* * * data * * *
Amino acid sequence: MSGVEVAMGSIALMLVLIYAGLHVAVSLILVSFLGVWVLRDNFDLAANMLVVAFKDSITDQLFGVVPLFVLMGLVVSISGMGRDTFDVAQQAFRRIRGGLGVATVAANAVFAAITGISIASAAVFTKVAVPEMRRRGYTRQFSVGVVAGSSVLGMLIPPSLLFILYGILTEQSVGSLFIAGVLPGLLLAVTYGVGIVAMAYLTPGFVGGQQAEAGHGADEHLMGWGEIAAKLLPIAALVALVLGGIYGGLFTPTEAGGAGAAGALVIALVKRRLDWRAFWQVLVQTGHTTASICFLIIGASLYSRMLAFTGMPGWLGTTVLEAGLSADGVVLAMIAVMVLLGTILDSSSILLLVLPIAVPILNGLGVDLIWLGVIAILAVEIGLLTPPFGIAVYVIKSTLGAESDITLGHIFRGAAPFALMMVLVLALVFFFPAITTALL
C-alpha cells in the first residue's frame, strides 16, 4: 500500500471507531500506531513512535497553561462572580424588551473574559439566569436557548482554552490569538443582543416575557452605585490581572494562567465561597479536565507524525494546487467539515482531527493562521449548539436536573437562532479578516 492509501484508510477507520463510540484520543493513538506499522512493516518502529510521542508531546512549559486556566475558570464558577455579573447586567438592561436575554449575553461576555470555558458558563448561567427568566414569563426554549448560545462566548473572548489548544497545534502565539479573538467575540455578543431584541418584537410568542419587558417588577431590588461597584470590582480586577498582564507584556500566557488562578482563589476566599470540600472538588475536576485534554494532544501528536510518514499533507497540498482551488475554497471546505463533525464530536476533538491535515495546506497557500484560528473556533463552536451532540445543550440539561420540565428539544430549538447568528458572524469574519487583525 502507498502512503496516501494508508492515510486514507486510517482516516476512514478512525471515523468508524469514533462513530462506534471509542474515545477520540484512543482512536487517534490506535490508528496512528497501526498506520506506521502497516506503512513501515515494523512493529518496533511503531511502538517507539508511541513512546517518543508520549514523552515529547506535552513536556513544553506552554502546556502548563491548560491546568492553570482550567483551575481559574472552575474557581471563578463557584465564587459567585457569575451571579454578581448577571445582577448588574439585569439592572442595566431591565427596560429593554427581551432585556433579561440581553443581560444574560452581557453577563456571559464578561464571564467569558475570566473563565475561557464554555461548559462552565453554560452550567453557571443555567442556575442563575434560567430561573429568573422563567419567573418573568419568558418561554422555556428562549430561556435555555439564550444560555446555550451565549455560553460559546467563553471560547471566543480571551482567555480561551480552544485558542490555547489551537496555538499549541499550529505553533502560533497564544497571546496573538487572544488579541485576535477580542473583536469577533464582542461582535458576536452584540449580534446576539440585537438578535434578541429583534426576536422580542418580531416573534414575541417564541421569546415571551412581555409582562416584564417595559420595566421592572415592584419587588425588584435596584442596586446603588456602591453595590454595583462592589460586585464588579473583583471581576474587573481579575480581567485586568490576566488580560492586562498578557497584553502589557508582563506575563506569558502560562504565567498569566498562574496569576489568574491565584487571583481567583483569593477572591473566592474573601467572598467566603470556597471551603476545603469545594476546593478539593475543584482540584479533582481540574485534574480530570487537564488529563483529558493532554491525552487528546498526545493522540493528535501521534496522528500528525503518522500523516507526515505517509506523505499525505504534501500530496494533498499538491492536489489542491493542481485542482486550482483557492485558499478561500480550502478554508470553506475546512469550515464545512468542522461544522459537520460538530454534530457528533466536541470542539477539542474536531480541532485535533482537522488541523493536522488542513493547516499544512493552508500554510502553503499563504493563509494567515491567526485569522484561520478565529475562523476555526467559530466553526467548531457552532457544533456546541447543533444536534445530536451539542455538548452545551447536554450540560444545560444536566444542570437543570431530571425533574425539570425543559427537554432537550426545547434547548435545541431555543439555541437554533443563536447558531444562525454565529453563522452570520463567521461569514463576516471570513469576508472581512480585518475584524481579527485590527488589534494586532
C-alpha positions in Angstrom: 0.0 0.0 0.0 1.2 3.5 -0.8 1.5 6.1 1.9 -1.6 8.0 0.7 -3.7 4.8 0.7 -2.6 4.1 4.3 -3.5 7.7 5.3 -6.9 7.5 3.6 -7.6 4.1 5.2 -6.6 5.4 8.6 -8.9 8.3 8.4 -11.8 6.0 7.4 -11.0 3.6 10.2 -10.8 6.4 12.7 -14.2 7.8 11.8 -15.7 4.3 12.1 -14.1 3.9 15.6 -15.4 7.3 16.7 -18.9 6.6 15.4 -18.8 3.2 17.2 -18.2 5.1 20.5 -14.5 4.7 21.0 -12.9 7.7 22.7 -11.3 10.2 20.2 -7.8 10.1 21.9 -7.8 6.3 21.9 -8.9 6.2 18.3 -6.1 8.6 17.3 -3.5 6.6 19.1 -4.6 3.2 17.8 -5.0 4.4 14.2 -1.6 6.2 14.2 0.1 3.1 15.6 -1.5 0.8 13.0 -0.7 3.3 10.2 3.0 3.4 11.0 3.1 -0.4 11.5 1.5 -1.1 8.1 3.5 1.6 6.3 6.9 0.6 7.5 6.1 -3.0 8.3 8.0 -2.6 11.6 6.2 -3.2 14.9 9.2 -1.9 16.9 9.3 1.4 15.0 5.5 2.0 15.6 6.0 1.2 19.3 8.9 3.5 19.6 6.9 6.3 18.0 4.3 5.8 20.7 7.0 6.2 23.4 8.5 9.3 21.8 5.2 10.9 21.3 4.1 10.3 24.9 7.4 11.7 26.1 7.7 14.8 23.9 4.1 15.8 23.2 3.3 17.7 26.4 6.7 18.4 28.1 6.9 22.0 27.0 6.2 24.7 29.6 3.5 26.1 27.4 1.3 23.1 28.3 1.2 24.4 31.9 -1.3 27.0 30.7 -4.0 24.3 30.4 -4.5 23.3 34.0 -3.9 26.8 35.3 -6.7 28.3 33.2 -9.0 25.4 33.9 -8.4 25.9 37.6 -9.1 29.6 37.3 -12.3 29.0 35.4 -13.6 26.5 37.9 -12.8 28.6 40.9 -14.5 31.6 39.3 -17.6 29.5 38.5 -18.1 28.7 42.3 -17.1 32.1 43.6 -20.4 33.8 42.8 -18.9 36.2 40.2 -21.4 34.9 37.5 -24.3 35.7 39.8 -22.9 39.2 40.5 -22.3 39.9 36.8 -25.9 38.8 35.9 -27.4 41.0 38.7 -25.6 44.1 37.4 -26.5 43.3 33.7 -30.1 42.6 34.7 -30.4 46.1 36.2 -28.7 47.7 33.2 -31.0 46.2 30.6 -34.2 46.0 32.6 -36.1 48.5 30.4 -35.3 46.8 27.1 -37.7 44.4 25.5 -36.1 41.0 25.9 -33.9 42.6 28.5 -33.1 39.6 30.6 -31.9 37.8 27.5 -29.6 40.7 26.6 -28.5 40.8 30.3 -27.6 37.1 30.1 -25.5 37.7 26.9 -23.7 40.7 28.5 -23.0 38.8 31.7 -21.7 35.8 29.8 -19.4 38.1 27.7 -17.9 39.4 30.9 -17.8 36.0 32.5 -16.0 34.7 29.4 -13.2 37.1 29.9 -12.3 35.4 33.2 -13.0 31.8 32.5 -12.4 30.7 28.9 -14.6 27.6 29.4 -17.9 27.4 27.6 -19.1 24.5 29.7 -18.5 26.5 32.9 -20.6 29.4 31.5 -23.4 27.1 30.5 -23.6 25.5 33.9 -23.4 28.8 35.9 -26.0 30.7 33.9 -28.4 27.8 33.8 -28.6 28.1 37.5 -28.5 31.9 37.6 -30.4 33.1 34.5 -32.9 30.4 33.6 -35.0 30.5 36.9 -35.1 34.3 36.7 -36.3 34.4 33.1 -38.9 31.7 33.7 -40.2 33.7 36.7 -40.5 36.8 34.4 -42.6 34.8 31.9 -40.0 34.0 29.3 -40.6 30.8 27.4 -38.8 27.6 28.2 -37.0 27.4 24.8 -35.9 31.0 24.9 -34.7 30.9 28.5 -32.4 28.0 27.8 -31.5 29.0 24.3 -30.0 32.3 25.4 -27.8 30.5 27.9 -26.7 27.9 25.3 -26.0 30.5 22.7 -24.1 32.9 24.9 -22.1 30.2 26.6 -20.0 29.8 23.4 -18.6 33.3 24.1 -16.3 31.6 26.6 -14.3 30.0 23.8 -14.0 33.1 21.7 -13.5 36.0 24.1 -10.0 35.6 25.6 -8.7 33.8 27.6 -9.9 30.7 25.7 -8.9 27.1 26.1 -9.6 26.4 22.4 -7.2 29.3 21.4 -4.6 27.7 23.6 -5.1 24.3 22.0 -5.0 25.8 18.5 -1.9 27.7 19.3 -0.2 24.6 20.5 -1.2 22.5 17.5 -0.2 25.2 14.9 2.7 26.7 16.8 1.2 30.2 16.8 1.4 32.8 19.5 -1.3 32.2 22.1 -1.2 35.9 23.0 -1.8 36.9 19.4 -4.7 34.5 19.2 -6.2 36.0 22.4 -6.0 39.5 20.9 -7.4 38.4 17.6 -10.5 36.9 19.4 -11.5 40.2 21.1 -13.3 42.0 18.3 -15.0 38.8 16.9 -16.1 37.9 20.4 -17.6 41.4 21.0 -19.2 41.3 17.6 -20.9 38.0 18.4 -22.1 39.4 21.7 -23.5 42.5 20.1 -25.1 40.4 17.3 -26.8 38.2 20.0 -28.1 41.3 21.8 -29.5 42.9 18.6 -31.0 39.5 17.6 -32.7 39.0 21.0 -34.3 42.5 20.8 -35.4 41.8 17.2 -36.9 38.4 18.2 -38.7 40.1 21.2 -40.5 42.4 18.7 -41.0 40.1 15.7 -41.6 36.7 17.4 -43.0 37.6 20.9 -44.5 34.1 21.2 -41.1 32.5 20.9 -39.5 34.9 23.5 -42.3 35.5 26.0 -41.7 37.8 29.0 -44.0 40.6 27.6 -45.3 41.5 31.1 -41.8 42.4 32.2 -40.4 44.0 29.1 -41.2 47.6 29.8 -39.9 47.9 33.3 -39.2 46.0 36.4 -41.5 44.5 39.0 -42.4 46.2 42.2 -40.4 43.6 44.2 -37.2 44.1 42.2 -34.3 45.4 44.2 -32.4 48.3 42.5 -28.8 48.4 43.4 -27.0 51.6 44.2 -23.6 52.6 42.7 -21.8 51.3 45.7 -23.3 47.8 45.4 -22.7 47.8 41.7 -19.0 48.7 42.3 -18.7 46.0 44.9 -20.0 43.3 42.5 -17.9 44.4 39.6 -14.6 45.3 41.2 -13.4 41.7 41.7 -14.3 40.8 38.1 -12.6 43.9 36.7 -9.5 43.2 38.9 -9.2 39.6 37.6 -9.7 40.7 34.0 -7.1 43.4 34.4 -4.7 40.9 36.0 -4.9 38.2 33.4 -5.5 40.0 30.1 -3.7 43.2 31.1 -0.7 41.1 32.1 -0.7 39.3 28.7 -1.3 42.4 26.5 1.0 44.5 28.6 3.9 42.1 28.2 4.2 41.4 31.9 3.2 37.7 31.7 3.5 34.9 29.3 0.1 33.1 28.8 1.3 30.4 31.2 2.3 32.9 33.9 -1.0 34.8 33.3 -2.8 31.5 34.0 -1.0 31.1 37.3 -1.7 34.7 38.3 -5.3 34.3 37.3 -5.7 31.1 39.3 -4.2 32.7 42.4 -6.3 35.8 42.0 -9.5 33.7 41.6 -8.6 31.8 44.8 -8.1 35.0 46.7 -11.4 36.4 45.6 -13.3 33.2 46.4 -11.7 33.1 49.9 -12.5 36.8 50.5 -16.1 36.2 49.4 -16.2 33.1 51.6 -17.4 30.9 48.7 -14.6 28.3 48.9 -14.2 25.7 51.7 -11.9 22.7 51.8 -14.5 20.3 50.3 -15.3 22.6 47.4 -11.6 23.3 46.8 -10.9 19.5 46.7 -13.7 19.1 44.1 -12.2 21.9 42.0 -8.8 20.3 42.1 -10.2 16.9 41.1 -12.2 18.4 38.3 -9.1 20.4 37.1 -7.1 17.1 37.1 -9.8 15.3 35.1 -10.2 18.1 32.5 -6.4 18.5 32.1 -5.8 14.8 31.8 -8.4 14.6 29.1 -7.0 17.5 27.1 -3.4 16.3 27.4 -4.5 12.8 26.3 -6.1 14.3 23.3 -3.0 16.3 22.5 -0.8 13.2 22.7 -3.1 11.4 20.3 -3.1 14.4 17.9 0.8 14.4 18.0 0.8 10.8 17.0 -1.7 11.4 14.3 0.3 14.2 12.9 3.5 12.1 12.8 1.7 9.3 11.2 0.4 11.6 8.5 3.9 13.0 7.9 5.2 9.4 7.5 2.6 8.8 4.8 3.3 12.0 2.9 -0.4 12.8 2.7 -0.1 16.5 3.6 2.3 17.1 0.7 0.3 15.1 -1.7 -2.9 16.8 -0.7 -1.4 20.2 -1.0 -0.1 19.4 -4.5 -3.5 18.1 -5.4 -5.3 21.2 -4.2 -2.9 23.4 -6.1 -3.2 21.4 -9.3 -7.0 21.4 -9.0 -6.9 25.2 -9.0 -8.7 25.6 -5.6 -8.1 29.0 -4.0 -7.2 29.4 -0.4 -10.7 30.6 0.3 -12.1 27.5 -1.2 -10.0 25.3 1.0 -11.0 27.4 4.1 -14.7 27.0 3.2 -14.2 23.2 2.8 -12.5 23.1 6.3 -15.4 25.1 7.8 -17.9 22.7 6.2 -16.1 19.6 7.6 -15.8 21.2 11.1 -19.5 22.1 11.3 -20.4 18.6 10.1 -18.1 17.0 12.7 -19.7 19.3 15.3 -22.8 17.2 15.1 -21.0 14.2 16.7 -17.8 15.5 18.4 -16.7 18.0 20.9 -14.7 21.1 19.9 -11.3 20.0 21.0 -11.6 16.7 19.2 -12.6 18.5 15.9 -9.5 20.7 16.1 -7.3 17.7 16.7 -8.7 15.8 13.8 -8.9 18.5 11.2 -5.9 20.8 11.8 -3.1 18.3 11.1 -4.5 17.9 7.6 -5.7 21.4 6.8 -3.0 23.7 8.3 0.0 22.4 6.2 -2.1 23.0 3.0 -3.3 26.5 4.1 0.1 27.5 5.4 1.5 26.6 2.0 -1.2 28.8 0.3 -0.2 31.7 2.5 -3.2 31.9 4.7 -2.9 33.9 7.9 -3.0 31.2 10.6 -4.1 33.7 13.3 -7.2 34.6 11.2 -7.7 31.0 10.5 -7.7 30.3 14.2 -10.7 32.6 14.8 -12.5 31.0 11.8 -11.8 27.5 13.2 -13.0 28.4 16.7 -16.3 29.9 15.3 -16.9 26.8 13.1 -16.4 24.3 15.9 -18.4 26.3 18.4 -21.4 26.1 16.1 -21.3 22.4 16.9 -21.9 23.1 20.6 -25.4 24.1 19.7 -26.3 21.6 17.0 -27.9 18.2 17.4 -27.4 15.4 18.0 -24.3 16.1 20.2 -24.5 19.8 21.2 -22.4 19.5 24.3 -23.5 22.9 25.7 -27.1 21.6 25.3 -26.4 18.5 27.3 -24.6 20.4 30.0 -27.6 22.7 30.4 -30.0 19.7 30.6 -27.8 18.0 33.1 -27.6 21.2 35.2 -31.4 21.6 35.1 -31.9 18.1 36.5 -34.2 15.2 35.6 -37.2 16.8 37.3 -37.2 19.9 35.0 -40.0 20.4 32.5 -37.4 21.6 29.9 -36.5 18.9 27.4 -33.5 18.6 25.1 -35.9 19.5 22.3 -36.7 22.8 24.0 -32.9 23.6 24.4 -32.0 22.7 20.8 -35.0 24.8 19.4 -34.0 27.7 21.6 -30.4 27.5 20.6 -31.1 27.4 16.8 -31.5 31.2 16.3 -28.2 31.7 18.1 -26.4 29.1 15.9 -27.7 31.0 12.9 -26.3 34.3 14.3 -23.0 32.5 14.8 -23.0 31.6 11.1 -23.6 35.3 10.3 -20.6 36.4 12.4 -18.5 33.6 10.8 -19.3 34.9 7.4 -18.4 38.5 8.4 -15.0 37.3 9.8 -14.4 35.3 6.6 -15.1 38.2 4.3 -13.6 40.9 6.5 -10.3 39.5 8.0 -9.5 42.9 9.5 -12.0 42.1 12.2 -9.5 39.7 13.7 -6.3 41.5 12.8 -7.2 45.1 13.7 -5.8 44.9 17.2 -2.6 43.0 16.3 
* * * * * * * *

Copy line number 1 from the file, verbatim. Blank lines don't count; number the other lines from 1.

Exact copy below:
Amino acid sequence: MSGVEVAMGSIALMLVLIYAGLHVAVSLILVSFLGVWVLRDNFDLAANMLVVAFKDSITDQLFGVVPLFVLMGLVVSISGMGRDTFDVAQQAFRRIRGGLGVATVAANAVFAAITGISIASAAVFTKVAVPEMRRRGYTRQFSVGVVAGSSVLGMLIPPSLLFILYGILTEQSVGSLFIAGVLPGLLLAVTYGVGIVAMAYLTPGFVGGQQAEAGHGADEHLMGWGEIAAKLLPIAALVALVLGGIYGGLFTPTEAGGAGAAGALVIALVKRRLDWRAFWQVLVQTGHTTASICFLIIGASLYSRMLAFTGMPGWLGTTVLEAGLSADGVVLAMIAVMVLLGTILDSSSILLLVLPIAVPILNGLGVDLIWLGVIAILAVEIGLLTPPFGIAVYVIKSTLGAESDITLGHIFRGAAPFALMMVLVLALVFFFPAITTALL